Pride organizers even successfully used the political nature of their event in 1994, when Roger Hedgecock and one of his regular listeners attempted to organize a “Normal People’s contingent” to march in the parade “in opposition to the homosexual agenda.” The court that heard their case declared that Pride had a First Amendment right to exclude a group openly opposed to the political and social message their event was intended to convey. Just like the Boy Scouts of America, which claims to be a “religious organization” when they want to exclude Queers and atheists from membership and a nonpolitical, nonsectarian “community organization” when they want virtually free access to large chunks of public property, certain people in our community seem to want to have it both ways: to preserve Pride’s ability to take a stand for Queer equality and exclude participants who oppose it, while allowing the city to force people who don’t believe in that message to participate against their will.
I certainly believe in the message of Pride, and when I participated in this year’s parade I did so with full awareness of its message and in support of it. Ghiotto, Hewitt, Allison and Kane did not. Hewitt said being in the parade “compromise(d) what I hold true and what I believe in, my reputation, my character, my integrity, my morals, and my religion.” Kane said that when he had to ride past the anti-Queer Christian group that was protesting the parade -— and they, wrongly but naturally assuming that he was participating of his own free will, taunted him “on how we were bad people for supporting this, this really struck deep because I am a Christian.”
The most heart-rending story in the affidavit’s is Allison’s. He did not describe himself as a Christian and he specifically said that he disagreed with the anti-Queer protesters. Indeed, he has a Gay uncle “who has been active in my upbringing and still plays an important role in my life.” While waiting for the parade to start, Allison spotted his uncle’s partner and their roommate in the crowd and gave them hugs — and other people in the audience spotted him doing so and assumed it was open season for hugs from a firefighter. After being barraged with sexual words and gestures throughout the parade, Allison said, “I was upset not only with the people that were treating me in such an unwanted, derogatory manner, but also with the people who had forced me into this situation.”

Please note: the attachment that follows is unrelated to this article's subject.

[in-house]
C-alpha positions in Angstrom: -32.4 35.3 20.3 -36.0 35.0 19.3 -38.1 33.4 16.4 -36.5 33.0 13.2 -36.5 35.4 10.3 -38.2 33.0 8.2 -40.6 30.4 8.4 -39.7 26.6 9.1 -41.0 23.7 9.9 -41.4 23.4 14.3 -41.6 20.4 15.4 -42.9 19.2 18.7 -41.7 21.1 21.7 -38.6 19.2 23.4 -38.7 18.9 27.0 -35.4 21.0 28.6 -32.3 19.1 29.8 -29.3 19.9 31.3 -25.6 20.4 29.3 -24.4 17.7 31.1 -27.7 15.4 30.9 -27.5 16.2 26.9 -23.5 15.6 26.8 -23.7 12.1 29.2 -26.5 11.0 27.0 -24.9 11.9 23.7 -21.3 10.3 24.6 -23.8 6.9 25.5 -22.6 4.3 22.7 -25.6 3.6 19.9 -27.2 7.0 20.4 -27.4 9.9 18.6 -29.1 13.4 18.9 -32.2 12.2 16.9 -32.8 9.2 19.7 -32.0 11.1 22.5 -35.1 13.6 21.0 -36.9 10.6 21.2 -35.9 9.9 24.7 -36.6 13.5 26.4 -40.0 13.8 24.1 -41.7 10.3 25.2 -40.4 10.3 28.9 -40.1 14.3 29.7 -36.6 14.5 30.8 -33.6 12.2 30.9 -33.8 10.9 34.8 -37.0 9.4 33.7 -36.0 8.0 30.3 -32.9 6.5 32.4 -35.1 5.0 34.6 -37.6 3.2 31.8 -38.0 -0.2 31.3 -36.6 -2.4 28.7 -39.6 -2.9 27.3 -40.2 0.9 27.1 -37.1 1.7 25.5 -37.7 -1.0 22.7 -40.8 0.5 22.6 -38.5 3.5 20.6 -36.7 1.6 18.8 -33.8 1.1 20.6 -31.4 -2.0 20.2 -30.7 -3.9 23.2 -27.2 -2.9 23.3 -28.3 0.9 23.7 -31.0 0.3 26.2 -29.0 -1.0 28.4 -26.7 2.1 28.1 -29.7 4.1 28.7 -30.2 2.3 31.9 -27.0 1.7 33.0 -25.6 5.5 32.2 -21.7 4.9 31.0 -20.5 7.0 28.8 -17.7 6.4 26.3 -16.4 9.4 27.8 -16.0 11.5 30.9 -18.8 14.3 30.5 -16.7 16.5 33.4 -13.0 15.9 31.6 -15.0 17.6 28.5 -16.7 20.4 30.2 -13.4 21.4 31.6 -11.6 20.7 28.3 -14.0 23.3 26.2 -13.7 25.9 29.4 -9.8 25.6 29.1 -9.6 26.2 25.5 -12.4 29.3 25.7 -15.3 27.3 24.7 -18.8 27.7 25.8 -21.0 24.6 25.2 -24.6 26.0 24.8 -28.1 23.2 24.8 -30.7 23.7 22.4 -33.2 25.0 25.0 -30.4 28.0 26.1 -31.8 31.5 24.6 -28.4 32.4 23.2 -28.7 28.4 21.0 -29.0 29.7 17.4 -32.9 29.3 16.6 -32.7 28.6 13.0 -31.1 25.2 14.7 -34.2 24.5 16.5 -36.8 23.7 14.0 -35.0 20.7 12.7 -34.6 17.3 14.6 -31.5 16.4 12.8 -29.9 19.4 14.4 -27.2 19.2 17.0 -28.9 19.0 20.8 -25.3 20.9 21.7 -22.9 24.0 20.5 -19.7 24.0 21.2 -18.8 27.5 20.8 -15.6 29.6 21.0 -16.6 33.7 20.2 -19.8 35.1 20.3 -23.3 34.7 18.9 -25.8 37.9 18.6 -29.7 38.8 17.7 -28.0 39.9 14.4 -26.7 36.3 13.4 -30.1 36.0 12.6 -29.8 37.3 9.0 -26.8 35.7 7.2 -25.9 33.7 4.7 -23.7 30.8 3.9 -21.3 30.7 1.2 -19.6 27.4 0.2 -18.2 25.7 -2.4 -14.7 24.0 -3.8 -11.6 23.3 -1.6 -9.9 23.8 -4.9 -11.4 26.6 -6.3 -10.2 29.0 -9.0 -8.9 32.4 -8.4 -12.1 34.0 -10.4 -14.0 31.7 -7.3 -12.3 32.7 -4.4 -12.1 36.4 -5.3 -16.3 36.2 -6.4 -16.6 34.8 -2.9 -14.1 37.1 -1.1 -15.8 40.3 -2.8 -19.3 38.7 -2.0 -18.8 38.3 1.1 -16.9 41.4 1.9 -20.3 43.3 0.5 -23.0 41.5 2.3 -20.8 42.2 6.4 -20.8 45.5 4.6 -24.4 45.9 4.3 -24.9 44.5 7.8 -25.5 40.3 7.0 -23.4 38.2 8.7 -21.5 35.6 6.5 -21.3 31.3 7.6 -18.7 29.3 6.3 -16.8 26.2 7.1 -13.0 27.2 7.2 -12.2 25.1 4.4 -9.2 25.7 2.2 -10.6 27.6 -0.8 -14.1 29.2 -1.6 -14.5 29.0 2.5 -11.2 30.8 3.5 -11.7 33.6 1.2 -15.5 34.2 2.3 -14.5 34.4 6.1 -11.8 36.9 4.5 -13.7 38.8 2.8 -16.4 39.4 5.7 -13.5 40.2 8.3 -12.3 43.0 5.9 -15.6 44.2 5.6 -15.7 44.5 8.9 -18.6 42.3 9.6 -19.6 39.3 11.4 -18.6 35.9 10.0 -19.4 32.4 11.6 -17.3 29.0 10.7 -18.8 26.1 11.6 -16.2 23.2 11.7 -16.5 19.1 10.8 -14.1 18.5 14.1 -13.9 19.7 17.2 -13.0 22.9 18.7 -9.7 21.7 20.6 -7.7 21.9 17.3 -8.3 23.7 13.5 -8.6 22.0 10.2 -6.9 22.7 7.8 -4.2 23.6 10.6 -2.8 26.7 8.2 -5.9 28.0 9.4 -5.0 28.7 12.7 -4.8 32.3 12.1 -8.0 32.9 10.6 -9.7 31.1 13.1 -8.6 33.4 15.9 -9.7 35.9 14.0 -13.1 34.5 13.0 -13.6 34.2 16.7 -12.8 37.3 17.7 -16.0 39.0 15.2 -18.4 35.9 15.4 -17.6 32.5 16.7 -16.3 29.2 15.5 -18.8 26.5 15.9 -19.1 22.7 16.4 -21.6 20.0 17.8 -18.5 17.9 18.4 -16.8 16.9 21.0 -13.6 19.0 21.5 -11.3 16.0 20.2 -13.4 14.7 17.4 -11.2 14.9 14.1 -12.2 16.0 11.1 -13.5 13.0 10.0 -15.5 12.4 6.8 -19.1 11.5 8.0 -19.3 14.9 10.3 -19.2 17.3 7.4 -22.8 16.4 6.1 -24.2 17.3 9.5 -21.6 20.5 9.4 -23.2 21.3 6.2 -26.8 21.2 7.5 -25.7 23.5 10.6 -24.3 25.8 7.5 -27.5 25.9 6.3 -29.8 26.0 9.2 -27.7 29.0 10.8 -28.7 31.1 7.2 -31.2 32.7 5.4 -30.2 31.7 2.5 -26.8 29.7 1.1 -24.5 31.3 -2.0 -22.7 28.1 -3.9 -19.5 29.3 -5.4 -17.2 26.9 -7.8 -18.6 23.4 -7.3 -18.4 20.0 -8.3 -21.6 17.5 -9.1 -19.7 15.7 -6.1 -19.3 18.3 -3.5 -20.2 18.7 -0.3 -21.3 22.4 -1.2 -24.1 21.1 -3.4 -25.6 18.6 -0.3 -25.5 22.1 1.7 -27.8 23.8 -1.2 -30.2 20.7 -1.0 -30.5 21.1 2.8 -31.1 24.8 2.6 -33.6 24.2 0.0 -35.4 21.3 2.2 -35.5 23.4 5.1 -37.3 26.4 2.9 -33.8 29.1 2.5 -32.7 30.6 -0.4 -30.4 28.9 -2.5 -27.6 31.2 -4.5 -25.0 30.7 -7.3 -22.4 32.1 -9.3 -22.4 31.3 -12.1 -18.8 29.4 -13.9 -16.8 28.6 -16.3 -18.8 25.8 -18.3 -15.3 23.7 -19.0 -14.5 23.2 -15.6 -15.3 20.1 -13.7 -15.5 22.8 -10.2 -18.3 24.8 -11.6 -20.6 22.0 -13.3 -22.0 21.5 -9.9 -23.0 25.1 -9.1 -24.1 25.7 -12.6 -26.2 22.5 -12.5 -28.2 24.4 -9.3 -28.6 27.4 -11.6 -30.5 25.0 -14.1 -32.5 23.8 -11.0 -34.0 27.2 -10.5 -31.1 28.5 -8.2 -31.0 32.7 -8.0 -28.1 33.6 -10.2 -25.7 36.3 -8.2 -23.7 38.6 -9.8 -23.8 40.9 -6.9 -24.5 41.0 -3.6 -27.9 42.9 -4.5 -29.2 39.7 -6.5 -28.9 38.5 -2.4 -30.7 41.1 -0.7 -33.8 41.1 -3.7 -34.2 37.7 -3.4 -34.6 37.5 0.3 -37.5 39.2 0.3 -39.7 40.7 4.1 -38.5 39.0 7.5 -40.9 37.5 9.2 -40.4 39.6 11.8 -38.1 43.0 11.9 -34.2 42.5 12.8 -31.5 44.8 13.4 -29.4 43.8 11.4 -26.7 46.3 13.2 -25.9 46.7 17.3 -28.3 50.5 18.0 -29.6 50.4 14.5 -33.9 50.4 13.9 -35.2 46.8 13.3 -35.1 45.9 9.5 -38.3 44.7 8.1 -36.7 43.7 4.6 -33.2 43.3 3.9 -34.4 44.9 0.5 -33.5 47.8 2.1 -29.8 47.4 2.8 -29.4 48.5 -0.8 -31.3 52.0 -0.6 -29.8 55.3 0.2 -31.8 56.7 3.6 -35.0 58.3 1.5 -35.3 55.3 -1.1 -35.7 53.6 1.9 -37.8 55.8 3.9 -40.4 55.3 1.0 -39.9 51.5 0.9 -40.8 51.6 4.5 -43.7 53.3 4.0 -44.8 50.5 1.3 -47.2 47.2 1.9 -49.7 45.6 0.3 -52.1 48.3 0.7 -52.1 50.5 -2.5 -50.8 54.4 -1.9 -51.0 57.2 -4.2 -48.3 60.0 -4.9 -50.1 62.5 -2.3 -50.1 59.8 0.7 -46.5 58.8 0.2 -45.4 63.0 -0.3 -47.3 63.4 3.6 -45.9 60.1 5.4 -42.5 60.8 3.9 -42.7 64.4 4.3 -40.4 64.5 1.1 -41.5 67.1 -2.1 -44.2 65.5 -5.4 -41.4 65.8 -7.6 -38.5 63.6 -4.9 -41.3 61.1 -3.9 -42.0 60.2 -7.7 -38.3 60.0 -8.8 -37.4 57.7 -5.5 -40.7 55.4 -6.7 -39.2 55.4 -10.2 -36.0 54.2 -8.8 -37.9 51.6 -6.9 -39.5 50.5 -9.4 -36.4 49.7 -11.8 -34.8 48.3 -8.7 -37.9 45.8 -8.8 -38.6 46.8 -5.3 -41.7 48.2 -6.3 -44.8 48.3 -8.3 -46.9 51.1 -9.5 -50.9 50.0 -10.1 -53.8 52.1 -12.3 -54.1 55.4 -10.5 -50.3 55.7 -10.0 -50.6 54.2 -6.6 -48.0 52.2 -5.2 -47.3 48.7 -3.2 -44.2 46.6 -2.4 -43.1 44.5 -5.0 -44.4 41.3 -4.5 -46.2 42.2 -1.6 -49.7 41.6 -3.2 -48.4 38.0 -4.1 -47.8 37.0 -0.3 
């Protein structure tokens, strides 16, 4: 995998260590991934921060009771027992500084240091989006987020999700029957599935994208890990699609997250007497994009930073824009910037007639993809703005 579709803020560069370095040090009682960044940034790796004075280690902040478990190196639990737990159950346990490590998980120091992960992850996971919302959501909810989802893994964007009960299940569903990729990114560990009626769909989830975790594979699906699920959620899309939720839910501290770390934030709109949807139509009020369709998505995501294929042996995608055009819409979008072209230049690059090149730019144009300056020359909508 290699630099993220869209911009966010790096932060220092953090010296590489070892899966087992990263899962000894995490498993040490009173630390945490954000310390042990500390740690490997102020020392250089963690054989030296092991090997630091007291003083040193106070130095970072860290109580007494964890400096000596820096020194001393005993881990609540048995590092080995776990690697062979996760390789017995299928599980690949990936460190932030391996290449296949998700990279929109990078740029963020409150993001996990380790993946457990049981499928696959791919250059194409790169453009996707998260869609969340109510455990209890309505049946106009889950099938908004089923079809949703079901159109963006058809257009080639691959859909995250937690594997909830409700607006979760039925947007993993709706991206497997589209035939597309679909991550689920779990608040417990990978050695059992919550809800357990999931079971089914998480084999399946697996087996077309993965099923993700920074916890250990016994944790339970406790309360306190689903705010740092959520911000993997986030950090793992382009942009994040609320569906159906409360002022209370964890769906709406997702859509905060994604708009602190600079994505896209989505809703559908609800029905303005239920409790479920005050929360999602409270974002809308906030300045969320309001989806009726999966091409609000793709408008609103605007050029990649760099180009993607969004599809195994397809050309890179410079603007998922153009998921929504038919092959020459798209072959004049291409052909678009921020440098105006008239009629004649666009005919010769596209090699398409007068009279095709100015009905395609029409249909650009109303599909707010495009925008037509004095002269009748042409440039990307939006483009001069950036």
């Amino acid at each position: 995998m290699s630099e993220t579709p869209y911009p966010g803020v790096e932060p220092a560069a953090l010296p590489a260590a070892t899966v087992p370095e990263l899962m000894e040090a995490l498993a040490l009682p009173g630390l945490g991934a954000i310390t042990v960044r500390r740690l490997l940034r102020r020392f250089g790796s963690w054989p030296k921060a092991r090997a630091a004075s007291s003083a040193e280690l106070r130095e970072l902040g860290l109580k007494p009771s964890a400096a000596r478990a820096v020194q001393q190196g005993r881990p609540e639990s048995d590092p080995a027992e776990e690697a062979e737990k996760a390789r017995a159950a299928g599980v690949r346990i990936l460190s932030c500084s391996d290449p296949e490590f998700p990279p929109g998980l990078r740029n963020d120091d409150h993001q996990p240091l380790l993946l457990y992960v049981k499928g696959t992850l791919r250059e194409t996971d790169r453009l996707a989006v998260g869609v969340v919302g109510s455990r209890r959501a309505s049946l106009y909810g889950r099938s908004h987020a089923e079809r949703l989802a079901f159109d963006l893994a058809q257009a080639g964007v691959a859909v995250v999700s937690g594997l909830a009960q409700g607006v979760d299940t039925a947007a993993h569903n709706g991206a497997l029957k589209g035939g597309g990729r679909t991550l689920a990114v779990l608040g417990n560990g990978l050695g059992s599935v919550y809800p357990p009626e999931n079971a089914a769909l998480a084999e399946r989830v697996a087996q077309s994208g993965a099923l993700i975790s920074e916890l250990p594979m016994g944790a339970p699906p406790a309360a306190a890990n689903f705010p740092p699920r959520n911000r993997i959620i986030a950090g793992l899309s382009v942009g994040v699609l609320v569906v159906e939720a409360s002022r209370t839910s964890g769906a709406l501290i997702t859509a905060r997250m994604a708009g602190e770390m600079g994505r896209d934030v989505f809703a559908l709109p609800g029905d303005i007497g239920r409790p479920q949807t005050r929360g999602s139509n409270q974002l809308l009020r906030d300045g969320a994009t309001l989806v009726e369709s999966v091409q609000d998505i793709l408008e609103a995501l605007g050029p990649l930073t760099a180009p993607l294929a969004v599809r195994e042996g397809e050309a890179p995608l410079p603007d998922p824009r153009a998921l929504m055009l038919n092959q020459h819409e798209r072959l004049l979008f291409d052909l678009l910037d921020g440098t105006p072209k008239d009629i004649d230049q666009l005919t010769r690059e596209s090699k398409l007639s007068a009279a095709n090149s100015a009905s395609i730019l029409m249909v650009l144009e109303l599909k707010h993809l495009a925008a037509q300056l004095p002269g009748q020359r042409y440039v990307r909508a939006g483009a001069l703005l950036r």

I’m not especially upset with the audience members who threw sexual gestures and catcalls at the firefighters in the Pride Parade. After all, like everyone else involved in the parade they no doubt assumed that the firefighters had volunteered to be there, and were either Queer themselves or Queer-friendly enough to take the sexual banter and horseplay in the light, fun spirit intended. But I am upset — and I think the firefighters of Hillcrest Engine 5 have every reason to be upset — at a city and a command structure that put them in that position and, while they’ve volunteered to make cosmetic changes in their policies, refuse to admit that they did anything wrong to these men.
Fire Department spokesperson Maurice Luque told me, “It’s part of a firefighter’s job to participate in community events.” This is outrageous. A firefighter’s job is to respond to fire alarms and put out fires, period. The idea that a public employee can be ordered, on pain of being disciplined, to participate in a public event communicating a message in which that employee does not believe smacks of Hitler’s Germany, Stalin’s Russia, Mao’s China, Saddam’s Iraq, Kim’s North Korea and other regimes in which dictators regularly order their people to turn out in mass numbers to adulate them — or else.
It is utterly offensive that something like this could happen in a country that is supposed to be built on democracy and political freedom, and where the same First Amendment that protects me, the Pride organizers and anyone else who participates in political speech also protects John Ghiotto, Jason Hewitt, Chad Allison and Alex Kane from having their names, their bodies and their professional standing enlisted in a cause in which they do not believe. One can readily imagine how the Queer community would howl if this had happened the other way around — if Queer firefighters had been ordered to participate in a “Christian Day Parade” that had, as one of its demands, “preserving traditional marriage.” That would be wrong — and it’s equally wrong the way it did happen. True pride means carrying our own banners — not relying on the government to force others to carry them for us.